We devote a lot of time and much space here at Civil Beat to the issue of government transparency and accountability.
Hawaii actually has decent laws covering public information — the Sunshine Law for open meetings and the Uniform Information Practices Act that specifies what public records can and cannot be disclosed. But in practice, county and state government agencies in Hawaii are not great when it comes to following and enforcing the law.
We’ve found that it’s common for agencies to routinely reject — without good reason — requests for reports, documents and other information that should be readily available. They sometimes simply ignore legitimate inquiries from the press and the public or stall for months. Their redactions can black out whole pages.
The state Office of Information Practices is in place to help people get through the bureaucratic stalemate but, as we’ve reported several times, OIP is about two years behind on resolving appeals. Its opinions requiring disclosure are routinely ignored by agencies.
The only real recourse for journalists or the public is to go to court to force the issue. But the cost of legal action is very often a deal breaker. The public as well as the media has let the agencies off the hook because it’s just too expensive to follow through with a lawsuit.
But that is changing. The Civil Beat Law Center for the Public Interest has been created with funding from the Hawaii Community Foundation via the Pierre and Pamela Omidyar Ohana Fund.
The law center’s primary mission is to help the media and the public get access to government information. Secondarily, the center will be a resource for nonprofit legal organizations who find situations that are too big for them to address alone, given their limited resources.
The center will advise the press — print, TV, radio, online, bloggers — and the public on government access at no cost. And that’s a big step forward for people who have felt alone and powerless when dealing with government officials.
The new law center is an independent organization that shares Civil Beat’s name, but beyond that it has no affiliation with our news site. It does share our mission of encouraging government transparency through investigative and watchdog reporting, and the center’s work is a natural extension of that goal.
In fact, the law center was born in part out of our continued frustration with the challenges in getting public records from state and county agencies, and the Legislature’s apparent indifference to the role that journalists play in holding government officials accountable.
Specifically, our investigative series earlier this year on police misconduct records, In the Name of the Law, explored the need for more disclosure of police misconduct in the same way that all other public employees’ disciplinary actions are available for public review. An OIP opinion supporting making the police records public has been ignored for years by the counties.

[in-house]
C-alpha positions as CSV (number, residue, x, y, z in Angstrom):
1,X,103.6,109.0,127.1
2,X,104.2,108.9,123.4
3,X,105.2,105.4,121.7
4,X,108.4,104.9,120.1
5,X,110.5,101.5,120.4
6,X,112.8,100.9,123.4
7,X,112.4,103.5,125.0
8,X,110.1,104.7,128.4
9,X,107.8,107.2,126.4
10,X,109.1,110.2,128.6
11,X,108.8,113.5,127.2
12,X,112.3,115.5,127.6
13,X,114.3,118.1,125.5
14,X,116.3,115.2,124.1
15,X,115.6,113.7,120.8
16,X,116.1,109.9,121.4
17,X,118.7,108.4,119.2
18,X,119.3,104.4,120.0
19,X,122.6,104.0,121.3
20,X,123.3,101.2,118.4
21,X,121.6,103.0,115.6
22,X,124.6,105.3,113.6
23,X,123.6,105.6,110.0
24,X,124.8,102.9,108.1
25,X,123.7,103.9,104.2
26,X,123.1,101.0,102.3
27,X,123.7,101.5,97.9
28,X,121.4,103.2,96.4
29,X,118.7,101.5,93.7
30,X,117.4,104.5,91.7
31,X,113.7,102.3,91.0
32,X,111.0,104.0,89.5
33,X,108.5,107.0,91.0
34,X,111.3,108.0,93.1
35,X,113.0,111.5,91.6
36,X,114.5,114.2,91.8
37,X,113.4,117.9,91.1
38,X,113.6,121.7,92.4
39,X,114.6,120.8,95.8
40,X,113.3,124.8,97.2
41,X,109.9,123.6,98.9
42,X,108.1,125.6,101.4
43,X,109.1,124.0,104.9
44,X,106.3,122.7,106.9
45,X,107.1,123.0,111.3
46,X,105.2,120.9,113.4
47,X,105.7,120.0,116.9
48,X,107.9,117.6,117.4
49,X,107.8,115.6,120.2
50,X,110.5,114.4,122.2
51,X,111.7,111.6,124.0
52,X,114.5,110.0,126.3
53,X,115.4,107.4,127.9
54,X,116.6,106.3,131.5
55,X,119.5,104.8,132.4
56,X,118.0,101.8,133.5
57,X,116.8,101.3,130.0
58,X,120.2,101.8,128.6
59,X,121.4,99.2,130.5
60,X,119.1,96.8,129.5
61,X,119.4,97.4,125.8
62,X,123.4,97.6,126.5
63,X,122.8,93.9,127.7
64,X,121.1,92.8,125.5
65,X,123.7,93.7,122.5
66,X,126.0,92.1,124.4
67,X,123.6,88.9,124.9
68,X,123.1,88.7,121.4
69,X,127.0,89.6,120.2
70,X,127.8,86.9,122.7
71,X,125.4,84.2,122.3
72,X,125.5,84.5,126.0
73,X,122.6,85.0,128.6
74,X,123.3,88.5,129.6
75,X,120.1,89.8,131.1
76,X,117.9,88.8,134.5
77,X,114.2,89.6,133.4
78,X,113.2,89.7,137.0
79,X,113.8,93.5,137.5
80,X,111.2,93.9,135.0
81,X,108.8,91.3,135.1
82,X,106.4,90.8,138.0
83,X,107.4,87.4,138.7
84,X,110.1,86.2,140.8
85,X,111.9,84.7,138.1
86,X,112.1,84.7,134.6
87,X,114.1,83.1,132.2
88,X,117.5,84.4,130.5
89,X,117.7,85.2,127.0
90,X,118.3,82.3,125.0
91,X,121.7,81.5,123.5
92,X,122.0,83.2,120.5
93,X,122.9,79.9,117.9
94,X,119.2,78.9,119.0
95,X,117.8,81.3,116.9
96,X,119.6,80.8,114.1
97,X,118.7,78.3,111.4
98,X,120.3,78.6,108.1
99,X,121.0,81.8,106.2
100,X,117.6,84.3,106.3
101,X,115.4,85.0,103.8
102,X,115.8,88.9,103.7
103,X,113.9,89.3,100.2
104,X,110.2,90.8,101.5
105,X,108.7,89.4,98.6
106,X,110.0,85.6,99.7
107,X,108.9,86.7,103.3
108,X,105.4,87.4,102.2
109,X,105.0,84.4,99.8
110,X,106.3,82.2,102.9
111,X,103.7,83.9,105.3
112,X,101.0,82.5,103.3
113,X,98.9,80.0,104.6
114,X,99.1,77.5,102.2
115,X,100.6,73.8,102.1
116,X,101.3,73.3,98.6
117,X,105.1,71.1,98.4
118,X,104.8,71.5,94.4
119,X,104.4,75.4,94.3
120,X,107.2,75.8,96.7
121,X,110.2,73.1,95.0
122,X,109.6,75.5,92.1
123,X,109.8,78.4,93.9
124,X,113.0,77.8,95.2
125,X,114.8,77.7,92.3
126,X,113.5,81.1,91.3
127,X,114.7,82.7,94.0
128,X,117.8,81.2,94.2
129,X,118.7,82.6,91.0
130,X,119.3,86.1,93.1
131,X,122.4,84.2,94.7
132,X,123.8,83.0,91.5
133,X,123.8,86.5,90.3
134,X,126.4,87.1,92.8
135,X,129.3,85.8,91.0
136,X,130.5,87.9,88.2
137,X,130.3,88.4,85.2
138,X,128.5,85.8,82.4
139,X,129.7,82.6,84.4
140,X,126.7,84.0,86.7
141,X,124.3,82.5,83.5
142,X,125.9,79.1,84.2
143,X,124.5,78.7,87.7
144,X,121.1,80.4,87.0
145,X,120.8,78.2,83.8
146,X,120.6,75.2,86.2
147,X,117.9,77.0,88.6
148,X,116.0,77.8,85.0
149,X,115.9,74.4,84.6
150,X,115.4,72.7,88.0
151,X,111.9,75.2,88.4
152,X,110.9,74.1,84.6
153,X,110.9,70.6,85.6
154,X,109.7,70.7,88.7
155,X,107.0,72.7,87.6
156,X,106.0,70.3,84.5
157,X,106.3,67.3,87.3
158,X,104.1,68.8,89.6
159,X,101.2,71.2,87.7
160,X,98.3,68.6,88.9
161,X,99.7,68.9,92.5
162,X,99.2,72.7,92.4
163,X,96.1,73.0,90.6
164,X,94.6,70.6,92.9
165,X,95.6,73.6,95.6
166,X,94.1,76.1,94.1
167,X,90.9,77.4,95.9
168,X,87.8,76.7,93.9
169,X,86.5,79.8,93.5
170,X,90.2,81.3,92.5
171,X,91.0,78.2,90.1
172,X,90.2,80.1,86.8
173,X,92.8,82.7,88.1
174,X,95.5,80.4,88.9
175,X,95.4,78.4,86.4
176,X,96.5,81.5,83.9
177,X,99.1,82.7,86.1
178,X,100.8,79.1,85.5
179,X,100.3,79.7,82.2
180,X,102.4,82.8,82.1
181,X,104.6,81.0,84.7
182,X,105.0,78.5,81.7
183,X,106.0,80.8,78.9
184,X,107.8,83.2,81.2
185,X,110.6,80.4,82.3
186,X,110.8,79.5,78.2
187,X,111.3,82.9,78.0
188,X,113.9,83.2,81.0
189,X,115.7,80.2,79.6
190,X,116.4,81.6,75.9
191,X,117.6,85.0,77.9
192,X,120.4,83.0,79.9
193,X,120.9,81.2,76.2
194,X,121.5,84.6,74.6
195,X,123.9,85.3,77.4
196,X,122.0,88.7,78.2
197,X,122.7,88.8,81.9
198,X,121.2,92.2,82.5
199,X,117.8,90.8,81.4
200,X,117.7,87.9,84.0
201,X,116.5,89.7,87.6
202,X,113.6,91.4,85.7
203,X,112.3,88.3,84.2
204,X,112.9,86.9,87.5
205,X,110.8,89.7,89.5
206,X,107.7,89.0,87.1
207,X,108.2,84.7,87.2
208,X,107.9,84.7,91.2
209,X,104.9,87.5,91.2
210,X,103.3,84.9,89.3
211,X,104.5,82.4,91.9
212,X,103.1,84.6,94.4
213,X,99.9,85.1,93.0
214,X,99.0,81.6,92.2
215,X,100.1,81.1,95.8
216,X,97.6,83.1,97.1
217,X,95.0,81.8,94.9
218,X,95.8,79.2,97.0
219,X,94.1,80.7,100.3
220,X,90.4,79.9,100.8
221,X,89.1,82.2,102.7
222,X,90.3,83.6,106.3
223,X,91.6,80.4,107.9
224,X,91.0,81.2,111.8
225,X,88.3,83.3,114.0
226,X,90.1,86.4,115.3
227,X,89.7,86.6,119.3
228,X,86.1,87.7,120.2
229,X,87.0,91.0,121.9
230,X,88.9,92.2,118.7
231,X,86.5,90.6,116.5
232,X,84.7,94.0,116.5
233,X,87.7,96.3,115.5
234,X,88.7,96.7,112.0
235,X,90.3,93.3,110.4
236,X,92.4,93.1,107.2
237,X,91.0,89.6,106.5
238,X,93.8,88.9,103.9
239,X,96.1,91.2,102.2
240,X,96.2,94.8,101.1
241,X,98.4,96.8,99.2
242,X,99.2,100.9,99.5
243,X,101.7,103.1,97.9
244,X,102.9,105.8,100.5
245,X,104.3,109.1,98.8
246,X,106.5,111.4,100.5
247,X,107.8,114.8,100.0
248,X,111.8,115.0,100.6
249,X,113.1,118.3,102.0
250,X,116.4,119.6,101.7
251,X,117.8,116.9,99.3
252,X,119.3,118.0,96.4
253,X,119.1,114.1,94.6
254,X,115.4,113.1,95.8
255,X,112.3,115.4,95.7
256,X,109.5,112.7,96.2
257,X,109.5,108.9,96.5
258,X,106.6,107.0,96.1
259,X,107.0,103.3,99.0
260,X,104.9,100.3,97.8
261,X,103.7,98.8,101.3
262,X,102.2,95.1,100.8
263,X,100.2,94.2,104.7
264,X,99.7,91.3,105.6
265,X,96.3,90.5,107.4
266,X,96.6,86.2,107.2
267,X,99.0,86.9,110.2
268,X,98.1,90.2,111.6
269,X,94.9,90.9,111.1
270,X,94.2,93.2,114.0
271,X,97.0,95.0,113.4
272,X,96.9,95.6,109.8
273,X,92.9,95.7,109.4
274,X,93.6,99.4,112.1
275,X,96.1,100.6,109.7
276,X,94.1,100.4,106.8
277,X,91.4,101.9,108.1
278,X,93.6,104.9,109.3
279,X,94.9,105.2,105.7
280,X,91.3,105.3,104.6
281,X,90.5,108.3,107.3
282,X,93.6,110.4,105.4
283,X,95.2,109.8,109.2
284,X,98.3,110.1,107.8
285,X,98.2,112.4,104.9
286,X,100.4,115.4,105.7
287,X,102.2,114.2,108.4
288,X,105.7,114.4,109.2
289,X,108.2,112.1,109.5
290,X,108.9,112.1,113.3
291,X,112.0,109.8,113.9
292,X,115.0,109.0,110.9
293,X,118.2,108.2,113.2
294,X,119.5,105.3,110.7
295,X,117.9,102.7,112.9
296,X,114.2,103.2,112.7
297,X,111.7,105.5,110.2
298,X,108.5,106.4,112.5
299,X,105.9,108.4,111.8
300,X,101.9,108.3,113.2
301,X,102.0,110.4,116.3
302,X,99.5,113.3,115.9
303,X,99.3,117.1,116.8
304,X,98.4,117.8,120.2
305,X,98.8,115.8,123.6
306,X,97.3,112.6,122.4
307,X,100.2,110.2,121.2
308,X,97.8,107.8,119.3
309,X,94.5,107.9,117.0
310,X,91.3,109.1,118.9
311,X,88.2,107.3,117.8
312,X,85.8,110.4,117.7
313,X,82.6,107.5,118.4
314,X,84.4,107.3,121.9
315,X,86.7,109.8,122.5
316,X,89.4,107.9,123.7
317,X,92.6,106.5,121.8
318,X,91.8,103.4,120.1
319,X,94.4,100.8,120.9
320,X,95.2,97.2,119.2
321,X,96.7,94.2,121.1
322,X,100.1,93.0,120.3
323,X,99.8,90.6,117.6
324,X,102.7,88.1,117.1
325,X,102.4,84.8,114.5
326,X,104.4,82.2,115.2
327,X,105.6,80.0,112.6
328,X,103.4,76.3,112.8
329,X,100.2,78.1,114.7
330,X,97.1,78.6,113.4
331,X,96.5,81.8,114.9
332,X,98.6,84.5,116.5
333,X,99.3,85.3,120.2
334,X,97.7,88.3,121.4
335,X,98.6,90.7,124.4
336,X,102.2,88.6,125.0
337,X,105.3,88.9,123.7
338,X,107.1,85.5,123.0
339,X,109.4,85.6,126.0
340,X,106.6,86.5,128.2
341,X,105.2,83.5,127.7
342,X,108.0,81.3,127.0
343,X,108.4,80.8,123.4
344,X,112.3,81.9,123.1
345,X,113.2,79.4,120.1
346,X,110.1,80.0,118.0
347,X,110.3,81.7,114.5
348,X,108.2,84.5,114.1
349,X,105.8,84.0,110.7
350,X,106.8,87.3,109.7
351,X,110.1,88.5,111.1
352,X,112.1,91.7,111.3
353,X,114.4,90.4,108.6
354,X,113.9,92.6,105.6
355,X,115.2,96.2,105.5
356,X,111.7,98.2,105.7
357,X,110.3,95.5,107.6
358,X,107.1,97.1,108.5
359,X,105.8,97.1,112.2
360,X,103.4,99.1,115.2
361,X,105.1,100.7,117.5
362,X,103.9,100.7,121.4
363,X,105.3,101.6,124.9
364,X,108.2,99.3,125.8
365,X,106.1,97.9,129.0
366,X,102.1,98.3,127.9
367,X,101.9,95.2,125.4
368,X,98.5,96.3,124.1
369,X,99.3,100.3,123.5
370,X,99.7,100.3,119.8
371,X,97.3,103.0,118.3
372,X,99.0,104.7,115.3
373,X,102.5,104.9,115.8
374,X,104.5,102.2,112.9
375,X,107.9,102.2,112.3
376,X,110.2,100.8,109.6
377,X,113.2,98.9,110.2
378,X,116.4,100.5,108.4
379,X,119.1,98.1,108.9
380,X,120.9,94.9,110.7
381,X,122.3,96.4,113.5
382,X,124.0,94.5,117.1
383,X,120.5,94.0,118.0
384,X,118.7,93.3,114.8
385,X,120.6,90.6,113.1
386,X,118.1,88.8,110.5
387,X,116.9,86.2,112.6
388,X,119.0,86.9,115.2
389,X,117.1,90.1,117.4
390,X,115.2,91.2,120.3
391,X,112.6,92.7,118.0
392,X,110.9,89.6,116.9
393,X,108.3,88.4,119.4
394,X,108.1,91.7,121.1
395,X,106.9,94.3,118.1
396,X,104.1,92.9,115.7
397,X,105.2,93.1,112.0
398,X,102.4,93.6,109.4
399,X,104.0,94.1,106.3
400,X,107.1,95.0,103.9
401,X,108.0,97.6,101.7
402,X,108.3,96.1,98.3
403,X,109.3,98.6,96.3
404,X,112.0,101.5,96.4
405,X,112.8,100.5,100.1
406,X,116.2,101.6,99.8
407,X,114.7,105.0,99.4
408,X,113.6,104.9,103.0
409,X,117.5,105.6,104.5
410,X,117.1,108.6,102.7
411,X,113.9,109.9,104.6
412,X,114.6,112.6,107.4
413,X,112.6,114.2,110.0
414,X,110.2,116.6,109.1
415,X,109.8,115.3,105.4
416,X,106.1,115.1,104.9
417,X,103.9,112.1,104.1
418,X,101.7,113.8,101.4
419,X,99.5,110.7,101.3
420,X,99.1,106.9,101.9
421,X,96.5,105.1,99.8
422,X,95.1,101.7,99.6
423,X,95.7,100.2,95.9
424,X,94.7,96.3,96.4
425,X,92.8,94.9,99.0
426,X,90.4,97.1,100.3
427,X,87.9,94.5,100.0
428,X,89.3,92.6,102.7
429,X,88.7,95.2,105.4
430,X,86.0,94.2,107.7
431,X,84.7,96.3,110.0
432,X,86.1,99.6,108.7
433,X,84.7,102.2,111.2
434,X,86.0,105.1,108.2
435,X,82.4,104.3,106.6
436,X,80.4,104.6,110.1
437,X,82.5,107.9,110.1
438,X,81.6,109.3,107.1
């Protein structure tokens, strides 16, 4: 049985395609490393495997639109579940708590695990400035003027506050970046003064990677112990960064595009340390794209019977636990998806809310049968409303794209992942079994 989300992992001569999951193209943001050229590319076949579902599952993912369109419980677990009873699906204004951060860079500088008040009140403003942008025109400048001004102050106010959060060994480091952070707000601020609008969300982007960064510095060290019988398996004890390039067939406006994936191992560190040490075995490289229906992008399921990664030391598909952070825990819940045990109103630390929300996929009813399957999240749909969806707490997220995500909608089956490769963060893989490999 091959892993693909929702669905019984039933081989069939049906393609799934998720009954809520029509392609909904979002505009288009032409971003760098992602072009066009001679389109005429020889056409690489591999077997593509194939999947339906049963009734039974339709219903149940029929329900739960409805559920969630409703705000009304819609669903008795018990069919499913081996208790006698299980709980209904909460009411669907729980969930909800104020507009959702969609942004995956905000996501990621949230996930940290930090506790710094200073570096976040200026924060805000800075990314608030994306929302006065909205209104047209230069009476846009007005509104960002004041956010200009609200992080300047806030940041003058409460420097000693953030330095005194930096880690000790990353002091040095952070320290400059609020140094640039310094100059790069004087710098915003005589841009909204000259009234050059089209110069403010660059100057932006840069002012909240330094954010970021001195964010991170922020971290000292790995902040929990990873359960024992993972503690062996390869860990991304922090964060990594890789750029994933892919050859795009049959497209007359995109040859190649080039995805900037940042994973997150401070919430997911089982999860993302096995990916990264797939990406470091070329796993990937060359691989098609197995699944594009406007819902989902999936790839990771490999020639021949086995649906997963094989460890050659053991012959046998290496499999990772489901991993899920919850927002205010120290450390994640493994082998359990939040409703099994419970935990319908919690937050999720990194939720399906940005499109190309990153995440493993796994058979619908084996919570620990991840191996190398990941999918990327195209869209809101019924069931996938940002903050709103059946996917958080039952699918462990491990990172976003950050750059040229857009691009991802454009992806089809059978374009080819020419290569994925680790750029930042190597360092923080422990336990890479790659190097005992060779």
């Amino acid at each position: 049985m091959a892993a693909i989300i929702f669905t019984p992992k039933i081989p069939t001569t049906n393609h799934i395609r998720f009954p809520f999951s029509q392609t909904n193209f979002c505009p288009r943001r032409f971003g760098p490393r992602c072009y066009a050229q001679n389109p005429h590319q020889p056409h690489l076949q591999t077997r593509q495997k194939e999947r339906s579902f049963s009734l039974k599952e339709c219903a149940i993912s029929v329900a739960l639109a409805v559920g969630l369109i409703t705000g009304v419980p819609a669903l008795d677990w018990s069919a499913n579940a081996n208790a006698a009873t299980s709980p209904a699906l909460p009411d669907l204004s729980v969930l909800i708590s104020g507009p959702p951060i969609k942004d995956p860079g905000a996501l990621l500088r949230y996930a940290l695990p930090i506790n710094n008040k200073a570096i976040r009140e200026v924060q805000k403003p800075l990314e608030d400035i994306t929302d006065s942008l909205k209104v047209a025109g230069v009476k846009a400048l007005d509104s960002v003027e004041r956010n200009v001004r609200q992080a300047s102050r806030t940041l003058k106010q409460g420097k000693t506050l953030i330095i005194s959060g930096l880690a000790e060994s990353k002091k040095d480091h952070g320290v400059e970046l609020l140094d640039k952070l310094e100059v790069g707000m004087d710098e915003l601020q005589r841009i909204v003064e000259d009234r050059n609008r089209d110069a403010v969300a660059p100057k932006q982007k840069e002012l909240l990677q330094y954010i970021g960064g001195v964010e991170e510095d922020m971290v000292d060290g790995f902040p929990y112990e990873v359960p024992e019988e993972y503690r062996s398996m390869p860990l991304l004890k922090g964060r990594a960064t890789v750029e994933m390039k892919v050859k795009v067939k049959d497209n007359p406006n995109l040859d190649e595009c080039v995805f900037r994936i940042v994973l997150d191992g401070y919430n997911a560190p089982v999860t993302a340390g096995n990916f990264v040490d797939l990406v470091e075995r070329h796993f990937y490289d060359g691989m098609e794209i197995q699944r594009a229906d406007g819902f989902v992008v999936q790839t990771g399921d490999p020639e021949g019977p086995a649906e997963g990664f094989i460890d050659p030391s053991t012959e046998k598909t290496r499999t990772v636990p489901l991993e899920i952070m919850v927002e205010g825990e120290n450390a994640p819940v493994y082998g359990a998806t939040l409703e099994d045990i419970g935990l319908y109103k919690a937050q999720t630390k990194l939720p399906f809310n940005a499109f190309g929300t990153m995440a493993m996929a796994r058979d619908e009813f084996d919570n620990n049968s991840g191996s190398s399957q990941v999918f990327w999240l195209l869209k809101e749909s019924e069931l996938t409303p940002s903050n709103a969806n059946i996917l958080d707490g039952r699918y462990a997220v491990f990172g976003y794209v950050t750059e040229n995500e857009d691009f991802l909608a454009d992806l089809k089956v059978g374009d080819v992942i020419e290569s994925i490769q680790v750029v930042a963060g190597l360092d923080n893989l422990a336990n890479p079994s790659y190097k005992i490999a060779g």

A legislative effort to make even a limited amount of additional information available died in the House Public Safety Committee, ostensibly because of push back from the politically powerful statewide police union. No one, it seems, wants to go up against the union.
Hawaii’s media shield law, once a model for the nation, died a much-publicized legislative death, too. The law protected journalists from having to reveal confidential sources or turn over unpublished material. But the five-year-old law expired this year and lawmakers couldn’t agree, among other things, on whether bloggers should be protected and whether reporters could be forced to reveal confidences in civil cases.
We realized something more was definitely needed. Individual news organizations or motivated citizens could fight these issues separately, as they have sometimes done with moderate success over the years. But an organization focused on the cause of government transparency seemed a better option, and one that could unite and benefit all journalists in the state — not just Civil Beat.
Enter Brian Black, a Punahou-Harvard-Cornell-educated Honolulu lawyer with a long desire to focus on public interest law. He recently left his job with the Honolulu Corporation Counsel to run the new law center.
Black is president and executive director of the center and is setting up an office downtown on Fort Street. It opened for business this week.
“I’m extremely excited about it,” Black says. “This is in many respects a once-in-a-lifetime opportunity.”
Black describes his new job as a way to make a real difference in the community, especially by looking creatively at solutions.
Black has an understated way about him and he plans to try — at least at first — a more cooperative and less confrontational approach on behalf of the law center’s clients. “That’s important because I personally don’t see people in government as being malicious,” he says. “It’s not their intent to break the law.”
But the courts are there when the law needs to be enforced and Black has no problem litigating.
Journalists throughout the state who have questions on public access or First Amendment issues will soon have a “media hotline” to call to get help. Until that’s set up, email firstname.lastname@example.org for assistance.
In the next few weeks, Black intends to reach out to media organizations and nonprofits to see what issues are out there. Besides individual access cases, he’d like to see if there is a broader policy or practice that might need to be addressed on a larger scale.
Here at Civil Beat we have plenty of cases that could keep Black busy.
But he’s not our attorney. He’s yours. And we hope you make good use of him.